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Cancer survivor taunted at Edmonton Oilers game in L.A. receives outpouring of support

Click to play video: 'Outpouring of support after Edmonton Oilers fan — and cancer survivor — harassed at L.A. game'
Outpouring of support after Edmonton Oilers fan — and cancer survivor — harassed at L.A. game
Over the weekend, 10-year-old cancer survivor Cecily Eklund was gifted a trip to watch the Edmonton Oilers take on Los Angeles by the Ben Stelter Fund — but while there, she was taunted and bullied by Kings fans – Apr 25, 2023

After a cancer survivor was bullied while watching the Edmonton Oilers game in Los Angeles last weekend, the fan bases in both cities turned it into an opportunity to raise money for sick children.

Last week, Global News brought you the story of Cecily Eklund, a 10-year-old cancer survivor who has raised nearly $100,000 for children with cancer.

The Ben Stelter fund gifted Cecily a trip to L.A. to cheer on the Edmonton Oilers in Game 3 of Round 1 of the playoffs.

Mom Cathy Eklund said the trip was overall great but during the game, “L.A. was definitely a hostile environment.”

“There was a fight just two rows in front of Cecily, she was spit on, sworn at,” said Eklund.

“It wasn’t the best experience, but it’s also very important to remember that a couple fans don’t represent the whole fanbase.”

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Click to play video: 'Young Alberta cancer survivor recognized for giving back while fighting disease'
Young Alberta cancer survivor recognized for giving back while fighting disease

Oiler Evander Kane, who calls Cecily his dear friend, brought attention to the incident on social media Tuesday.

“This type of behaviour is gross and completely unacceptable,” he wrote on Instagram.

In his Instagram stories on Tuesday morning, Kane also shared screenshots of a vulgar direct message he says he received.

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“Maybe you should be kind and not be such a f—–g scum bag,” the message stated. “We Kings fans literally hate you. You made us spit on kids for being a dirty mother f—-r. Listen to your own words and be kind. You f—-n scum bag.”

Global News has reached out to Mercedes-Benz of Escondido, a car dealership north of San Diego, which confirmed Tuesday evening an employee with the same name no longer works for the company.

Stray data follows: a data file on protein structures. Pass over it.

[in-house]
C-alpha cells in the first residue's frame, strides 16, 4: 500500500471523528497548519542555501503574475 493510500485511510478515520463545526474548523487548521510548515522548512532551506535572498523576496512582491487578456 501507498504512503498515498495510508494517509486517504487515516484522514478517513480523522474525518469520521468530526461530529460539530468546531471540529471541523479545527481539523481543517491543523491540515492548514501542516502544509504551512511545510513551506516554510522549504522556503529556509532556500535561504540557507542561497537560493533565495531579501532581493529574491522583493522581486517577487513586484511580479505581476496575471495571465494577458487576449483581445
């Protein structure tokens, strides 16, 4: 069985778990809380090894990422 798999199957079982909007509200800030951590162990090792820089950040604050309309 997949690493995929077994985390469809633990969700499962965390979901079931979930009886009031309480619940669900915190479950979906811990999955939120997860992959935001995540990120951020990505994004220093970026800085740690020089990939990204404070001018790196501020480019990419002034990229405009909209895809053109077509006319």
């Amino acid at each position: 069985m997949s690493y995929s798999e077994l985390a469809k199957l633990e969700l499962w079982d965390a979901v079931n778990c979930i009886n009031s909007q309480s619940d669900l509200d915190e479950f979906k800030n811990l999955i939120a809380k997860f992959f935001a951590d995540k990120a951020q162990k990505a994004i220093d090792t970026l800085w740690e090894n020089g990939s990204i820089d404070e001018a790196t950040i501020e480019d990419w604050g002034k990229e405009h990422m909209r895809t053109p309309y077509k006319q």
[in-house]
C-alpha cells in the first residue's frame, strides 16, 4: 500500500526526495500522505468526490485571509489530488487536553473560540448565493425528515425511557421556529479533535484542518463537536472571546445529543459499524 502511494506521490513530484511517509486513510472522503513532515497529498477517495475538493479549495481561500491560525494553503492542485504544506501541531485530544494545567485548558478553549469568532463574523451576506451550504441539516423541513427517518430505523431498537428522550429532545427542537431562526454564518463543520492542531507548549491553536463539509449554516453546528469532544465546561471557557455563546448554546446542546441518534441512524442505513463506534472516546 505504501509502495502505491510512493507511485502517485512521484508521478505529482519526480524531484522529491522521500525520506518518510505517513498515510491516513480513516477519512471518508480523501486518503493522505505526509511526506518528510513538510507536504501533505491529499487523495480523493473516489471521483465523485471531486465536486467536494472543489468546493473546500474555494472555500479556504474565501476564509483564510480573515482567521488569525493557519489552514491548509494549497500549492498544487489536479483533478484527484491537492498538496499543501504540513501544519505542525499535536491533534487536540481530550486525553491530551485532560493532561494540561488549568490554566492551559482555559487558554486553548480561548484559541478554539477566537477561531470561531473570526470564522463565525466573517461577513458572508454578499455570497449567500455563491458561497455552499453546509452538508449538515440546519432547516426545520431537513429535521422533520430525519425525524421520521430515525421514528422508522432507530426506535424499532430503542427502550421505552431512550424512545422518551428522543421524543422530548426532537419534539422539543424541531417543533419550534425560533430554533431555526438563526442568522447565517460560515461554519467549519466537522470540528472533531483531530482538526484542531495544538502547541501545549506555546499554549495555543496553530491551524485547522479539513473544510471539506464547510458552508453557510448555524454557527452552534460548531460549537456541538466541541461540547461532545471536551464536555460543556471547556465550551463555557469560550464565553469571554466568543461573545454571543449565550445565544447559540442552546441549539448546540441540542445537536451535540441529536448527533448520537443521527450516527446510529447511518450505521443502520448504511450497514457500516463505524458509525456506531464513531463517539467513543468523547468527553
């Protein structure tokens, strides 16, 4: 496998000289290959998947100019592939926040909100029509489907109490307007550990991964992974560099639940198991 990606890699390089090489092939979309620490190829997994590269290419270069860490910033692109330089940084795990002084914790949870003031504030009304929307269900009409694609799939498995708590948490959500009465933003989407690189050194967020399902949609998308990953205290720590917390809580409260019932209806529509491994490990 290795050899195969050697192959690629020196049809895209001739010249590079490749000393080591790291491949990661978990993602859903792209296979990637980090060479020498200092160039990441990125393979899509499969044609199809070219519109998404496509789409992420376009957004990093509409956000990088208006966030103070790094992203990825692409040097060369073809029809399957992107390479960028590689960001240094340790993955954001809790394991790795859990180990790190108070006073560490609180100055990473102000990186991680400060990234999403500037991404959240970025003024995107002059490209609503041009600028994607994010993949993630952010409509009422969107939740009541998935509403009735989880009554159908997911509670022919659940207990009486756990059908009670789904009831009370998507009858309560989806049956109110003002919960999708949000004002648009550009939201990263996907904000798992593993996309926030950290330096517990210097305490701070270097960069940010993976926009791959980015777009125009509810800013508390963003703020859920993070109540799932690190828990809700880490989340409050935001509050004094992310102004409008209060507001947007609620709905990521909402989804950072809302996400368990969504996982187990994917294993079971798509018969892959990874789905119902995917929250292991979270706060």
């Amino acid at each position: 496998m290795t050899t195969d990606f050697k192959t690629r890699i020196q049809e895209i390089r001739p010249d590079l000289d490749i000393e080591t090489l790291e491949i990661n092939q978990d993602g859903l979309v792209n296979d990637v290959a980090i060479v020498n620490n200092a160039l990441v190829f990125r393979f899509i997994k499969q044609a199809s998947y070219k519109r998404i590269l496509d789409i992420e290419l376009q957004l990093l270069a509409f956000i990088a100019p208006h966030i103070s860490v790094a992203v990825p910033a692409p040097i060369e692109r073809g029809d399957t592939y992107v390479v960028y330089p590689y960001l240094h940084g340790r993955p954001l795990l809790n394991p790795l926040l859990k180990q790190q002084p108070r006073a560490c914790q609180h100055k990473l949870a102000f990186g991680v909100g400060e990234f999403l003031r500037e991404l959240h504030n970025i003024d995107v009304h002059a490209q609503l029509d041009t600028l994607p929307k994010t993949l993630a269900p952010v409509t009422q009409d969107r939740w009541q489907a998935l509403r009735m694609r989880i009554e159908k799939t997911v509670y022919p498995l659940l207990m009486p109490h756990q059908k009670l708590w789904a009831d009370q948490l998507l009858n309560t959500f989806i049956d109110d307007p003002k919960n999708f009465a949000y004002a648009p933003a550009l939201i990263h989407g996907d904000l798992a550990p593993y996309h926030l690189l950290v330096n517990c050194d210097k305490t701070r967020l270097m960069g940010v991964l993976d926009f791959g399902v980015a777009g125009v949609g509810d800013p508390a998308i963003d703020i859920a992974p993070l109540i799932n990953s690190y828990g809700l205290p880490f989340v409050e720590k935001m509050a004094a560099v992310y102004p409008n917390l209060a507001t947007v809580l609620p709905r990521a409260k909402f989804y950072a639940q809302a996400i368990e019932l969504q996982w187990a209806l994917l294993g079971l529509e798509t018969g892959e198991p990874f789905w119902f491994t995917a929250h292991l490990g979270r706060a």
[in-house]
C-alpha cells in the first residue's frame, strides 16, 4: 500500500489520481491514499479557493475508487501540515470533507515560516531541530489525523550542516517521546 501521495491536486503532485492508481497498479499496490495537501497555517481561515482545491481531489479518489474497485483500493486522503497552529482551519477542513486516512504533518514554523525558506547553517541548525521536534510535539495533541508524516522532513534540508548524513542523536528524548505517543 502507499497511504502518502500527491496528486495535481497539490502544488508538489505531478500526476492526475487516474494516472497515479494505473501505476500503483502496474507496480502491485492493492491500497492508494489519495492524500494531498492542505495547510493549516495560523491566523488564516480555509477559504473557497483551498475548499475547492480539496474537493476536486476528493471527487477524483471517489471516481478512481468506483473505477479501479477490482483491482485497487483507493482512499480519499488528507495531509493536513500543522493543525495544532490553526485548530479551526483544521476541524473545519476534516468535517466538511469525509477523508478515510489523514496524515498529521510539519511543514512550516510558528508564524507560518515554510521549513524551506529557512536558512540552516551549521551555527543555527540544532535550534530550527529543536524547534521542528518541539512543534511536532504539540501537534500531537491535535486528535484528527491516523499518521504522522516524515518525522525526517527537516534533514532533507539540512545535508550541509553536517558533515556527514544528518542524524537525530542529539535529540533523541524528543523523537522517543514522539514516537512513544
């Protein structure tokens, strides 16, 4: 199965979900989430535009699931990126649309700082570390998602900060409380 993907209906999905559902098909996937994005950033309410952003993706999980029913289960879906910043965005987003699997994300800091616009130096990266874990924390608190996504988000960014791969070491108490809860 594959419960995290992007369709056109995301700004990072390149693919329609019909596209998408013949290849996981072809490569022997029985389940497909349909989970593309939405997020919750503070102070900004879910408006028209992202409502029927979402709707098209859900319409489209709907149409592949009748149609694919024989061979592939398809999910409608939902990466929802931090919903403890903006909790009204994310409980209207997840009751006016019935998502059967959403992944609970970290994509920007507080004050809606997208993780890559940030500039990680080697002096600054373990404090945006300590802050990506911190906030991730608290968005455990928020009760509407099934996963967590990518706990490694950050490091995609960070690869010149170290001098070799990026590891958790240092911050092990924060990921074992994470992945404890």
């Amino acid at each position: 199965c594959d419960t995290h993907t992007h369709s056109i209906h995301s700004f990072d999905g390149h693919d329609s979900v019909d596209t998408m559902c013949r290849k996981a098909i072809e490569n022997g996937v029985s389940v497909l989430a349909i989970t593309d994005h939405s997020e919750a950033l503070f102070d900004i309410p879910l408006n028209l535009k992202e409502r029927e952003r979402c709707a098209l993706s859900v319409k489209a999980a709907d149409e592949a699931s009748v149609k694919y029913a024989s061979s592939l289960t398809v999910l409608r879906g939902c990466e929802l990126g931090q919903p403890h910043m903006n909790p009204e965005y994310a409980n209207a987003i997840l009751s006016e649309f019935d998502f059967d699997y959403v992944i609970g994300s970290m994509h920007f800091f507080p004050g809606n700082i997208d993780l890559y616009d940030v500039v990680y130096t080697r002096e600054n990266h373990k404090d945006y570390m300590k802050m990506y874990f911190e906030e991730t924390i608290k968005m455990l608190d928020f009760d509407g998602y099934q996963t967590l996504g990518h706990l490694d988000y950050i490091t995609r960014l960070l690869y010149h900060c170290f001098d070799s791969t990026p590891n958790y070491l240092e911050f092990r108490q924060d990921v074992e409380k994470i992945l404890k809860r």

The person’s Instagram account also appears to have been deleted.

As the controversy picked up steam on social media feeds, L.A. Kings fans posted Cecily’s Stollery donation page online and encouraged others to donate.

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“Let’s show her what real Kings fan are like,” said Twitter user ZachtheKingsFan.

Eklund said Kings fans had donated more than $7,000 to Cecily’s Stollery page by around 4 p.m. Tuesday.

“Not all kings fans are toxic, very few of us are. That lady doesn’t represent us and we don’t claim her,” read a donation note from LAKingsTalk1199.

“Real Kings fans are rooting for you,” said a supporter that donated $25.

“We support you! Love from the Kings fanbase.”

Click to play video: 'Kids with Cancer: Cecily’s way to give back'
Kids with Cancer: Cecily’s way to give back

Oilers fans certainly turned out to support the girl’s fundraising efforts too.

“Cecily, sorry to hear what happened to you in L.A. So proud of how you are focusing on the positive,” said an Oilers fan who donated $100.

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Mike Altieri, senior vice-president of marketing, communications and content for the Kings, said after seeing posts on social media, the club looked into the incident.

“Unfortunately the incident was not reported to security,” said Altieri.

“That being said, we are certainly concerned with the behaviour and incident, assuming it is all true.”

Altieri said he encourages fans to continue donating to Cecily’s fundraiser.

Click to play video: 'Edmonton Oilers fans head to L.A. for Games 3 and 4'
Edmonton Oilers fans head to L.A. for Games 3 and 4

Cecily and her mom were at Rogers Place to cheer on the Oilers in Game 5 Tuesday, in what will surely be a more amicable environment.

“(Cecily is) doing good and just knowing so many people are supporting her is just absolutely wonderful,” said Eklund.

— With files from Karen Bartko, Global News

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